Maboneng and Bree Street ready for cluster success

Bree Street has the opportunity to implement economic clustering. (Photo: Shutterstock).
Bree Street has the opportunity to implement economic clustering. (Photo: Shutterstock).

MUCH TO the disgust of hipster-bashers alike, Cape Town’s Bree Street, home to trendy restaurants and local designer merchandise, is believed to have more to it than fever trees, fixie bikes and foie gras.

In fact, hubs like Bree Street or Johannesburg’s Maboneng Precinct, creates the opportunity for resident businesses to derive value from the geographic concentration of complimentary and competitor businesses, as a result of economic clustering.    

Harvard Business School’s Michael Porter popularised the term in 1990 with release of his book “The Competitive Advantage of Nations”.  He believes geographically-concentrated clusters often unlock the greatest competitive advantage, by leveraging the power that lies in local relationships, knowledge and motivation.  

A concentration of collaborating businesses, or a cluster, gives members the opportunity to leverage a network of resources.  Through engagement and sharing, comparable businesses can innovate and tackle challenges together instead of individually, with collective benefit outshining isolated effort.  

Clustering has its roots in the automotive industry, notably supply chain wiz Toyota, which benefited from having suppliers in close proximity to its factories. Although competing and collaborating simultaneously, the suppliers are more efficient as a collective unit through cluster participation.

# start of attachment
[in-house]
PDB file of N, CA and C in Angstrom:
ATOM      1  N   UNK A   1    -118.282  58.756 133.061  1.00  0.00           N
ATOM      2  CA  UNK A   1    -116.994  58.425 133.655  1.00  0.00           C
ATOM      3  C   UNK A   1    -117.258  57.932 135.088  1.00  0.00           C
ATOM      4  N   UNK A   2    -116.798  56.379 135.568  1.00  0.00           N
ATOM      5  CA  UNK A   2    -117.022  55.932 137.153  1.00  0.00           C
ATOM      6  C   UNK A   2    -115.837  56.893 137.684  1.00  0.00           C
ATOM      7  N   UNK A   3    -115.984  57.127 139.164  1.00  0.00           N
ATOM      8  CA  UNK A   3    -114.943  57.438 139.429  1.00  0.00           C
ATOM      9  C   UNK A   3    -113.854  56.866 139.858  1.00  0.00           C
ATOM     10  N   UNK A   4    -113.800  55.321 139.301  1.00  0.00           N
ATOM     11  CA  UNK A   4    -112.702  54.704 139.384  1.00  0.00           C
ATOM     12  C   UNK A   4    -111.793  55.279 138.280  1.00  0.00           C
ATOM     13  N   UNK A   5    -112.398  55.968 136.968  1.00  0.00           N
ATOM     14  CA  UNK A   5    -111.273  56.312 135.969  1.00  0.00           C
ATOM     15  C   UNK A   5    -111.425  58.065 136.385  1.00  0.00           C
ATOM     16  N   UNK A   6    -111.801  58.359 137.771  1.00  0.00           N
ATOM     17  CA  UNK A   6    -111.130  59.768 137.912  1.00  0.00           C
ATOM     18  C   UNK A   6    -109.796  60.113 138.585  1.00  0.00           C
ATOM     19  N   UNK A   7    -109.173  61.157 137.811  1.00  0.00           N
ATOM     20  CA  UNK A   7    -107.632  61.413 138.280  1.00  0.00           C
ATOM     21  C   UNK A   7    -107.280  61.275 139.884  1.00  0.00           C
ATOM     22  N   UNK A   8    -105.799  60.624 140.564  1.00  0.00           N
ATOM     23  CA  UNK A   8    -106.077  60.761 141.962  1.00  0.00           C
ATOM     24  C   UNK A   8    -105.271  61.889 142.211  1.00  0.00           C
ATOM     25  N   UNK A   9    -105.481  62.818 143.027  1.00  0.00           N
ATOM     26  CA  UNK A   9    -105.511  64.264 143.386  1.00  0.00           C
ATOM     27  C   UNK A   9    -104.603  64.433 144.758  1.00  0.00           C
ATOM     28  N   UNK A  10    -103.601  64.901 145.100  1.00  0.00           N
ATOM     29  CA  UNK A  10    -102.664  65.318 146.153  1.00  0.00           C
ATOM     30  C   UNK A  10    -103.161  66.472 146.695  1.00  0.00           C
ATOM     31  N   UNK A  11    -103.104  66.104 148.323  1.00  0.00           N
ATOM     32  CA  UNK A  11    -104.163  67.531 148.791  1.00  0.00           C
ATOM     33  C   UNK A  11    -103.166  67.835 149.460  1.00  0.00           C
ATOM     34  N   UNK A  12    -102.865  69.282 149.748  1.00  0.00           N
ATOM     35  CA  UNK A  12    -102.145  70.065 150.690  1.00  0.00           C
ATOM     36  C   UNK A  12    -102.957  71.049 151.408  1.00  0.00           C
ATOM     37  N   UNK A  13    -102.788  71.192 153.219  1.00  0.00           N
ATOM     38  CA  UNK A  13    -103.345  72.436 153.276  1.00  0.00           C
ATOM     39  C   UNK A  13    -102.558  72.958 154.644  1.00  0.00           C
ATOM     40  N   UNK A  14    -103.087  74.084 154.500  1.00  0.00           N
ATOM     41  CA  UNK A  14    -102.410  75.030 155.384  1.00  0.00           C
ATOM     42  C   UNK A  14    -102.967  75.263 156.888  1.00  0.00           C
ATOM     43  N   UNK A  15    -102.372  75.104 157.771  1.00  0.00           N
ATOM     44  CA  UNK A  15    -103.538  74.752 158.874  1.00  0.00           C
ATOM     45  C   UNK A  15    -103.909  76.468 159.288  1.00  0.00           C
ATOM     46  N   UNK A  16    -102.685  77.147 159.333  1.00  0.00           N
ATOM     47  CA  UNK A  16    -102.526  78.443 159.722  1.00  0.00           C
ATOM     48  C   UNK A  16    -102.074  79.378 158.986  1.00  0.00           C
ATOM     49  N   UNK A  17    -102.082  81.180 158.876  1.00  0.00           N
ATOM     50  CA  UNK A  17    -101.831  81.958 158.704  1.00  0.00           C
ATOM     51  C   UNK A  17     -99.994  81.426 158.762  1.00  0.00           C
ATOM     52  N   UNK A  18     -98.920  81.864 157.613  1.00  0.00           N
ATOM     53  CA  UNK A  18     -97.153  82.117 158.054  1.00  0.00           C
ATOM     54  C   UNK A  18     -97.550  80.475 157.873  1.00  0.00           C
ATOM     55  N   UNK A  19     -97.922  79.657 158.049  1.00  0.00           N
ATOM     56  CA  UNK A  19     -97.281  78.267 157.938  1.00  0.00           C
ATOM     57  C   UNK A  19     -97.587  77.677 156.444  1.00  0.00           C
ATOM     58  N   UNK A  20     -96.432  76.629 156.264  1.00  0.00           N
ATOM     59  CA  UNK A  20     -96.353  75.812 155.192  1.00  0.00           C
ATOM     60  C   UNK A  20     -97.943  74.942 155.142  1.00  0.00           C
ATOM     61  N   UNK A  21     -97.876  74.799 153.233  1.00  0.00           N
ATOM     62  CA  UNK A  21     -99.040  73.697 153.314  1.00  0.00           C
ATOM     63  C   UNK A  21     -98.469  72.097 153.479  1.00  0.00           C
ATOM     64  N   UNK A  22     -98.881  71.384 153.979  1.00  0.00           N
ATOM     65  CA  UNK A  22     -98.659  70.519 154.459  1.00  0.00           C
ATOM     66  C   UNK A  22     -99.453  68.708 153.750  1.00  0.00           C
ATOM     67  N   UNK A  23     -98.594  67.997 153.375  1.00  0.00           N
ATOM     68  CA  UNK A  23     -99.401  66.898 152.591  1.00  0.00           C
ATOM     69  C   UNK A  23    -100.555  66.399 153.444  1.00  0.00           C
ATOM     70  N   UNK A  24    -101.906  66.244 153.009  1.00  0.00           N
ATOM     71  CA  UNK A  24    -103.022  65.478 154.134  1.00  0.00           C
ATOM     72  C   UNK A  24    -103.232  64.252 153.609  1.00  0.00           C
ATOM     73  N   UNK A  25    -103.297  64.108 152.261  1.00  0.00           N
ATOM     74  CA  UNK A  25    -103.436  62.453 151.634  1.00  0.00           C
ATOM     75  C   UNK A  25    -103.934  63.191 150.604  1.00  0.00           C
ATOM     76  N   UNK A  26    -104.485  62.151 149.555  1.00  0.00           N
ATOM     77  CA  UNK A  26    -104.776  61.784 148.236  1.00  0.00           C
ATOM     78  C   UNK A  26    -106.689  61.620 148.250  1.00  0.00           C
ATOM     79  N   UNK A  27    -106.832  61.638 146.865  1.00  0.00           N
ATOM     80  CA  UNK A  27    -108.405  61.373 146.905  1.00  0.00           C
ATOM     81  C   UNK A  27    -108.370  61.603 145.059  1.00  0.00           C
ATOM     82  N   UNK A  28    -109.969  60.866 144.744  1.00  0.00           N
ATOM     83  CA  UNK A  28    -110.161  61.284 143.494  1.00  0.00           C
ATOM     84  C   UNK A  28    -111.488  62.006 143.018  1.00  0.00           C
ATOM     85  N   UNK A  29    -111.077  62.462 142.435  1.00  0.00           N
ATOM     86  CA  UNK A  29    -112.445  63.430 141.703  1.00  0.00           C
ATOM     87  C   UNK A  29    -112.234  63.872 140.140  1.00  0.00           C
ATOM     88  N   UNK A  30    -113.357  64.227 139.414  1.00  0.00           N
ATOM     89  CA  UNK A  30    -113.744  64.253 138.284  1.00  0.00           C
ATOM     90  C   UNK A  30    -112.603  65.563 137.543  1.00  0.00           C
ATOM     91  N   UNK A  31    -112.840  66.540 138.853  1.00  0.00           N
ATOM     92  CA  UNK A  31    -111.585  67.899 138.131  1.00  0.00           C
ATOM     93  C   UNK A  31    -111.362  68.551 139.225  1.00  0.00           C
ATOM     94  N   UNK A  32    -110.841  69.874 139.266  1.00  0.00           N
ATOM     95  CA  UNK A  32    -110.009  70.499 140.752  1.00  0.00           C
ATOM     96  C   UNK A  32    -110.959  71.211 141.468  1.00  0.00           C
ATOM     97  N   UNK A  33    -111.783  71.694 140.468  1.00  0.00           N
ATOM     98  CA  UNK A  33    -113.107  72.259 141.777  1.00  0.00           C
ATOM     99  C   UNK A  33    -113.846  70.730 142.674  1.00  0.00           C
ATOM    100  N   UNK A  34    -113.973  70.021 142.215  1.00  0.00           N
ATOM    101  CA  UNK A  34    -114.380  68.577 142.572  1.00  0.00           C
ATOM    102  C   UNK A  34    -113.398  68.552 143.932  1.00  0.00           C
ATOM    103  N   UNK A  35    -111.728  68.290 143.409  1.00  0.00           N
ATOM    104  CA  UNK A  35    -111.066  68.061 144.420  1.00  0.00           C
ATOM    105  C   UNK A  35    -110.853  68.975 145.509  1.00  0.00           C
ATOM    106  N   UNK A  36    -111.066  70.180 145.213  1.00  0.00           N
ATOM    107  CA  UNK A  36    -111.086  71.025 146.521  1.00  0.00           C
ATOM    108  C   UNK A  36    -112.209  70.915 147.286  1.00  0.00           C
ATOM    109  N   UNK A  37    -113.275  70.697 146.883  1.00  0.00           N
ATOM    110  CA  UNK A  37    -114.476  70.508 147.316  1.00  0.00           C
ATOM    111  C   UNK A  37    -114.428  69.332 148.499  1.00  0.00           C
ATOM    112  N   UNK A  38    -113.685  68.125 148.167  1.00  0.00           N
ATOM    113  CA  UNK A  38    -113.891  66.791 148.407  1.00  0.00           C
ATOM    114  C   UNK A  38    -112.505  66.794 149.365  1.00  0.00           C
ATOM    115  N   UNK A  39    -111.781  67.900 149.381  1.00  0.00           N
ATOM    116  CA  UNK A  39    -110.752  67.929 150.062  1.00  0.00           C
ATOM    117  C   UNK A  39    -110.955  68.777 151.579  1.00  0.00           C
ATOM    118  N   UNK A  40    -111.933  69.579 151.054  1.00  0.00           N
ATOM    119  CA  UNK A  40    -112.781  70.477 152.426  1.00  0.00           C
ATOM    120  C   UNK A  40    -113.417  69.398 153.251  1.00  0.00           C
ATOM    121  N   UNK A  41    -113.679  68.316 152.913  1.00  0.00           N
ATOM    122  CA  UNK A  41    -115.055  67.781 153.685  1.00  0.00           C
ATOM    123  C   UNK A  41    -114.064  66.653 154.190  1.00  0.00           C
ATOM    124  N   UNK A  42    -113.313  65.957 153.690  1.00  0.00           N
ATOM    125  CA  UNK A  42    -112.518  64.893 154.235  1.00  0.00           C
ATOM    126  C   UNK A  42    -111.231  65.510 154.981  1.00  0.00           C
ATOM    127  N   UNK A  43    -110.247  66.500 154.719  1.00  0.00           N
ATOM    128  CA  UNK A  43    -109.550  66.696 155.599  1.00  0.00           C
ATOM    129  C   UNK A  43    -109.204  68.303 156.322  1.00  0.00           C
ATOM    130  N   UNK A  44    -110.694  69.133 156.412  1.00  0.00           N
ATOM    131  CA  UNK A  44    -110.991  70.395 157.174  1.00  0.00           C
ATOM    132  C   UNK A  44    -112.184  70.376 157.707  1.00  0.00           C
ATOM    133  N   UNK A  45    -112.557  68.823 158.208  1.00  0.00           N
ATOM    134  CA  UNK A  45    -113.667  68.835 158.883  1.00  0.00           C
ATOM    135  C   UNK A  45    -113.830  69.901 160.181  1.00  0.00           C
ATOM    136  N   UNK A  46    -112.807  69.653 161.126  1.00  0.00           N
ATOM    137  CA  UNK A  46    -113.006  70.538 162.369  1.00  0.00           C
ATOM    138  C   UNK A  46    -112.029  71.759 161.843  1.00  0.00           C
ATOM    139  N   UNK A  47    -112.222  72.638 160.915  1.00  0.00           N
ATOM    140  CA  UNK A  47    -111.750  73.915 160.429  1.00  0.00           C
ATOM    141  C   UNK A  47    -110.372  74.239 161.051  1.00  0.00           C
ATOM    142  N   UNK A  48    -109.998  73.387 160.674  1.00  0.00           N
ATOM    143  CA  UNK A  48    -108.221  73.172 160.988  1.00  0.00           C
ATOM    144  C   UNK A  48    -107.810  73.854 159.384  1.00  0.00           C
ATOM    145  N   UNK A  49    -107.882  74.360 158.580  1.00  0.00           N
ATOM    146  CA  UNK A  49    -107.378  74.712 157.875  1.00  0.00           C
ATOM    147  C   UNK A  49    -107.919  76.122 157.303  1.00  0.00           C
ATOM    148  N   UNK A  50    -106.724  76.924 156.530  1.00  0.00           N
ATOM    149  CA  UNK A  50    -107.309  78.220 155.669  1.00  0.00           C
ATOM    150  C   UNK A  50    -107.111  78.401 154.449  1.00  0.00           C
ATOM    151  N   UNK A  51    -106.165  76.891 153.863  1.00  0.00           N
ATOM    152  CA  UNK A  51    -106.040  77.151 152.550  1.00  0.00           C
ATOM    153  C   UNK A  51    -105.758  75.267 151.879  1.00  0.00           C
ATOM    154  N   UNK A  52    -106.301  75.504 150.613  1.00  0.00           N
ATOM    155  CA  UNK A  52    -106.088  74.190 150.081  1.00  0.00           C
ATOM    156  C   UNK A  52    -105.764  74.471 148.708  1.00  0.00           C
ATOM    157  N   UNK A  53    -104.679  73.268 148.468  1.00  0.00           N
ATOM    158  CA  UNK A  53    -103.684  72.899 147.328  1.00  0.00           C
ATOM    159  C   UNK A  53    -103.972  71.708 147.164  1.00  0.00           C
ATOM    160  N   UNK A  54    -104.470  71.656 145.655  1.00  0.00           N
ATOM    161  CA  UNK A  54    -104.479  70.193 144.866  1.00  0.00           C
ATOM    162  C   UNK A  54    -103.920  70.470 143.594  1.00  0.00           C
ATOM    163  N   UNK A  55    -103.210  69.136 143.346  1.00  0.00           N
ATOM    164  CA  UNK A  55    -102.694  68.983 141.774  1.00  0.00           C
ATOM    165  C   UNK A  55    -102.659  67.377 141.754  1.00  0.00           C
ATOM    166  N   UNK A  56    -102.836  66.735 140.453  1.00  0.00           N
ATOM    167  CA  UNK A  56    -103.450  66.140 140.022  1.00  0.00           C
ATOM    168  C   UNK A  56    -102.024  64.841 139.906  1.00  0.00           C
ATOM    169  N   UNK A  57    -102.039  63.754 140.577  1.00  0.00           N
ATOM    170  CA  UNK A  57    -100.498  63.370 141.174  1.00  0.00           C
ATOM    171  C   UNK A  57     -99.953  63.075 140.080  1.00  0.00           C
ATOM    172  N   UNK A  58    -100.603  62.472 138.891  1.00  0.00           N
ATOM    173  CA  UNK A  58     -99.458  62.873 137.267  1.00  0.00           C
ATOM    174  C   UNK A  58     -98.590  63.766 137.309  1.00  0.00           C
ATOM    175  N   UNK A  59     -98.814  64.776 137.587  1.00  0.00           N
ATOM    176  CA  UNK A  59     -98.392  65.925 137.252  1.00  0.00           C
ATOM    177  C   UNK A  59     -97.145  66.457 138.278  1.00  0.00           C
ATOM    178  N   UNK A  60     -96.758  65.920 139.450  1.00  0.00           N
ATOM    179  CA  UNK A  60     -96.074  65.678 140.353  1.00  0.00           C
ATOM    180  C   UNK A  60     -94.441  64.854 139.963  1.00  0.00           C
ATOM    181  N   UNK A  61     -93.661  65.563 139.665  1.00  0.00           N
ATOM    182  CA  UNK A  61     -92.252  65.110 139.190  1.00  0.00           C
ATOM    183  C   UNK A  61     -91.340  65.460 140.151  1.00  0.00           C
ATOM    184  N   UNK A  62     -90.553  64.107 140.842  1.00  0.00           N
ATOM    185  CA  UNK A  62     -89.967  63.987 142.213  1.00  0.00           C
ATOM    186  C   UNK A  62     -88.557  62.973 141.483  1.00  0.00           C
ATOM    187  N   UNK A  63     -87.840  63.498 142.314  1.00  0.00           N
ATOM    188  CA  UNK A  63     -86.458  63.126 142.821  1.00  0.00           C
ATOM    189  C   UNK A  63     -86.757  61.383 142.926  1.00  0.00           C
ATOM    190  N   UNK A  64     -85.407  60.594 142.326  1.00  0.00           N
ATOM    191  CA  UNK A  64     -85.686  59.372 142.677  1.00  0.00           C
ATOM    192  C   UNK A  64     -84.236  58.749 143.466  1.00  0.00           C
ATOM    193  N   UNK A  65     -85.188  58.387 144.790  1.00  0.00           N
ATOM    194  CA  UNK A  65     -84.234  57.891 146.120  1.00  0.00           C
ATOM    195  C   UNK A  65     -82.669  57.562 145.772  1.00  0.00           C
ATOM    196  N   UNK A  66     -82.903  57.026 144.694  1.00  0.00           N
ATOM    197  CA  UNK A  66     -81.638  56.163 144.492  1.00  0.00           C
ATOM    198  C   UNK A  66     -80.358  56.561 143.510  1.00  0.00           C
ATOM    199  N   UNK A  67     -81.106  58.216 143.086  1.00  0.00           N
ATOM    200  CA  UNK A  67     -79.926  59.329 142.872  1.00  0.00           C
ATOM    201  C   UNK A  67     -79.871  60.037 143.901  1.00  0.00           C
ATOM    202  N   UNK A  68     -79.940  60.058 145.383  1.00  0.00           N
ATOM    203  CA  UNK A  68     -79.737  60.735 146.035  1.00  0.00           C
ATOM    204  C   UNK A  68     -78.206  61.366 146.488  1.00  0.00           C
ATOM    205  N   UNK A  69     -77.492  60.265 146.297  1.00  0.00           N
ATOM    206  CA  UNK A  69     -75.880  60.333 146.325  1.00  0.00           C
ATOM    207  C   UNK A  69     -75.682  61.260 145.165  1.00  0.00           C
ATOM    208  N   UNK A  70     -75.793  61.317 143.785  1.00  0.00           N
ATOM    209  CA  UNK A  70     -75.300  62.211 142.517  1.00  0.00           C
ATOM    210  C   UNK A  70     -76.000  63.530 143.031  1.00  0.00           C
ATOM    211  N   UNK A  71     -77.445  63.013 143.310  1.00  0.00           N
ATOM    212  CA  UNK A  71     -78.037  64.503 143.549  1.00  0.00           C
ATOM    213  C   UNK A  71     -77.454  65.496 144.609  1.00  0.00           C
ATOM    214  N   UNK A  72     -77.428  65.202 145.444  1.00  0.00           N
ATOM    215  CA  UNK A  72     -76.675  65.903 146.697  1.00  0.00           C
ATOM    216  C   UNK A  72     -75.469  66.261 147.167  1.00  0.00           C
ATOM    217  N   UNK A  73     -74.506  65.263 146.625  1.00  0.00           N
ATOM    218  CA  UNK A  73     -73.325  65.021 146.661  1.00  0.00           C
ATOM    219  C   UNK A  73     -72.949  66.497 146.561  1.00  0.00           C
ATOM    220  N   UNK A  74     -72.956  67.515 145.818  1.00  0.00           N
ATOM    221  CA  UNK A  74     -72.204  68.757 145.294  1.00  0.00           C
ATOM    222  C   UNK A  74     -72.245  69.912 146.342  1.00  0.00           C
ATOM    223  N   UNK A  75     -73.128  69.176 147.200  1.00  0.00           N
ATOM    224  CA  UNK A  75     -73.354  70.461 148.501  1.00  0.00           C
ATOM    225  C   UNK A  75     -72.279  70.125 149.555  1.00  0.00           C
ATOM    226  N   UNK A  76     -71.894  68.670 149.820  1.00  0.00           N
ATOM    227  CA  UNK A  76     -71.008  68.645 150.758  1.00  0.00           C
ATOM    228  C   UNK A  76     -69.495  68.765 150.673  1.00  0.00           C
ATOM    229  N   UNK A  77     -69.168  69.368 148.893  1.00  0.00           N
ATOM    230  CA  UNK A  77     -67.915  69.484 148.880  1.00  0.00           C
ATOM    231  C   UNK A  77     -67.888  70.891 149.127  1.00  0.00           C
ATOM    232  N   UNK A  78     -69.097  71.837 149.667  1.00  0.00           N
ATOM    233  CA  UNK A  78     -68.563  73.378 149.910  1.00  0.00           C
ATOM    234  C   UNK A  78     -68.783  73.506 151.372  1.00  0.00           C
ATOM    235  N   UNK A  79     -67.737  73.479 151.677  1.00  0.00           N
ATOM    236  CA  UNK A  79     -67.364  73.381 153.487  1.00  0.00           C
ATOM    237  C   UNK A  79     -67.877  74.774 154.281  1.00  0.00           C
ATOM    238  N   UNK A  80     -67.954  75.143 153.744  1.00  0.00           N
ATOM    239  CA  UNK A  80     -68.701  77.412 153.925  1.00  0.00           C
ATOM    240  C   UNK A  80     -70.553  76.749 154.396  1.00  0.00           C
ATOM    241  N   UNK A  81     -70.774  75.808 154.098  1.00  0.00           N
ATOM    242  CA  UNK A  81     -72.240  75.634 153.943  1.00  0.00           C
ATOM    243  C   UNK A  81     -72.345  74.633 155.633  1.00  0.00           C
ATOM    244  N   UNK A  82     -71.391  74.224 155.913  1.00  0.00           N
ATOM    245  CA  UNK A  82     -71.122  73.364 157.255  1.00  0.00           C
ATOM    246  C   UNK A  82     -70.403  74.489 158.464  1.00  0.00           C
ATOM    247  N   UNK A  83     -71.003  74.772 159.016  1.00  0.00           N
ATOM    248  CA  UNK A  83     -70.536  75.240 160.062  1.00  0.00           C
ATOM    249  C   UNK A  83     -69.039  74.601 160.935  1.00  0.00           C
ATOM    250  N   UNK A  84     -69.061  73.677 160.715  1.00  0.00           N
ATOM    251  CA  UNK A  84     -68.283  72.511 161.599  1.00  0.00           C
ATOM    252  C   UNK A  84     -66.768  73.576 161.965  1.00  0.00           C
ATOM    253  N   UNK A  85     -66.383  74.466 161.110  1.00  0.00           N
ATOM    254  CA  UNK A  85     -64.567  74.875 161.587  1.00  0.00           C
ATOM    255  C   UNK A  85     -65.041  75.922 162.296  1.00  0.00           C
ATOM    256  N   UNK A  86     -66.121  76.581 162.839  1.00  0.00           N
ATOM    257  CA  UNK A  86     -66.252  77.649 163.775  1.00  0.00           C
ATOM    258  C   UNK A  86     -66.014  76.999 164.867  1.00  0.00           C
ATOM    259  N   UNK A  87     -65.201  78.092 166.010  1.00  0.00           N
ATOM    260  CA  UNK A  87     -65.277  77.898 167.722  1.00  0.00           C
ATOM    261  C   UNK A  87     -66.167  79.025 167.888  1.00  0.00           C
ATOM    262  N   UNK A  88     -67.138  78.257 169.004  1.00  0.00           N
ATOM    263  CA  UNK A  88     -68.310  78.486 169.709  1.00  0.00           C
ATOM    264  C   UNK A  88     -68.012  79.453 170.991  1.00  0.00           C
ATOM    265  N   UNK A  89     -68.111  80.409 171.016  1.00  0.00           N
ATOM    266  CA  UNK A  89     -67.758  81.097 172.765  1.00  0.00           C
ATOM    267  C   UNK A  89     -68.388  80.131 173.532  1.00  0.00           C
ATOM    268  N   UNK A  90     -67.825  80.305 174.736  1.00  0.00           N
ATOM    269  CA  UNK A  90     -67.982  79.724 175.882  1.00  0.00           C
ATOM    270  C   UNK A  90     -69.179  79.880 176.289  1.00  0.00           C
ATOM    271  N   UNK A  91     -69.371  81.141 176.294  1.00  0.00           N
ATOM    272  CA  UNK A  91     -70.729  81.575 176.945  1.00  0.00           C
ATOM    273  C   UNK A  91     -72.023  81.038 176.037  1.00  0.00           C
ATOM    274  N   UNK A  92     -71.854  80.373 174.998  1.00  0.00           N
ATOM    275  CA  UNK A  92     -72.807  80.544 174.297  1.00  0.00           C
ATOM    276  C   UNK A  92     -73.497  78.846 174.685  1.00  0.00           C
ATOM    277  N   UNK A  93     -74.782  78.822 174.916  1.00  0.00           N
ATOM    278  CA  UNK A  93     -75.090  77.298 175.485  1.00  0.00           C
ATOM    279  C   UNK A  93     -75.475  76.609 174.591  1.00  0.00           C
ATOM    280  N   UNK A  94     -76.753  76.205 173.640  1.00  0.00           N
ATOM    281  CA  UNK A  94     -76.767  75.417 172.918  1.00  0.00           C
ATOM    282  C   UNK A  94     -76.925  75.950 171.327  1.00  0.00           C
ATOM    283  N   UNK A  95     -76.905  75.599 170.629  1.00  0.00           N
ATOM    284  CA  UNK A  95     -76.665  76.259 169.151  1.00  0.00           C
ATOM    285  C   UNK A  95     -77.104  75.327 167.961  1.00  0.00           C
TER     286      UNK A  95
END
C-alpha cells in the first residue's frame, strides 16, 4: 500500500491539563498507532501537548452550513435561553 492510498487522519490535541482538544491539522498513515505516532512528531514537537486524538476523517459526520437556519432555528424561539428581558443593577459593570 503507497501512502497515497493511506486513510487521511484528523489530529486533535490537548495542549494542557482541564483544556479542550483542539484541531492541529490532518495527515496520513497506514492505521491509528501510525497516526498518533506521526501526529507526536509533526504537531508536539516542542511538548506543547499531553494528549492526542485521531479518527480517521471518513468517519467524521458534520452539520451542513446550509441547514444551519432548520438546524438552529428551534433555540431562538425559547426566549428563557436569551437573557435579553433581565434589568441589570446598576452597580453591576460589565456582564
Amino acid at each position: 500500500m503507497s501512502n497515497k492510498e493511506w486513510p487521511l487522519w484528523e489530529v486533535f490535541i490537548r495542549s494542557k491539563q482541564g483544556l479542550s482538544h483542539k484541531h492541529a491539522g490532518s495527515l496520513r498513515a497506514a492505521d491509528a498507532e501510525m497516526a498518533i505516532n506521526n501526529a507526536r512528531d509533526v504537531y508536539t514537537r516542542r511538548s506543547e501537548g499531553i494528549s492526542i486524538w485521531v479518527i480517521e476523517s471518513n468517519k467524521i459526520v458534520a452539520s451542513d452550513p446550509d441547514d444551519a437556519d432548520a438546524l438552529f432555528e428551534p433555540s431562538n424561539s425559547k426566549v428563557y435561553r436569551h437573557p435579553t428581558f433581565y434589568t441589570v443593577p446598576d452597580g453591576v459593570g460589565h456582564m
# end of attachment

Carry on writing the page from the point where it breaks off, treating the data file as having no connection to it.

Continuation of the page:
One of IT’s great success stories is Silicon Valley, which is a sterling example of a sector-specific geographically concentrated cluster that benefits from knowledge sharing, talent attraction and retention as a global hub of tech excellence. 

Although on a smaller scale, Cape Town’s Bandwidth Barn encourages start-ups to take advantage of cluster benefits the shared office space offers, through more efficient value chain connections, information sharing and collective innovation.

To go fast go alone, to go far go together

Contrary to conventional wisdom, Porter believes firms benefit from having more local competitors.

To this point, local e-commerce retailers have encouraged the entry of new players to the South African market, to collectively grow the industry.

This strategy is believed to increase market size with consumers likely more comfortable to transact online as a result of a more credible, competitive market place.

Through clustering it need not be a case of rob Peter to pay Paul, as efficient leveraging can enable market growth, where it no longer needs be a zero-sum game.  

Similarly, the South African clothing and textiles industry is starting to derive benefit from clustering, with the Cape Clothing & Textiles Cluster (CCTC) and KZN Clothing & Textiles Cluster (KZNCTC) members sharing insight, ideas and risk, which thereby boosts competitiveness and an enhanced ability to compete internationally.

A friend or a foe?

The cynics quite rightly point to the potential for exploitation of this "sharing is caring" model, with an effective cluster reliant on mutual trust and information sharing to achieve synergies.

In the interim, do not let the urbanites and their fedoras fool you, because there is more to Bree Street than merely figs and flat whites.

* Tina Retief is a clothing and textiles specialist and an MBA graduate who is passionate about South Africa’s development. She is currently working in support of the local fashion industry.

* Are you a small business owner in the fashion industry? Ask Tina Retief a question about how you can grow your business.

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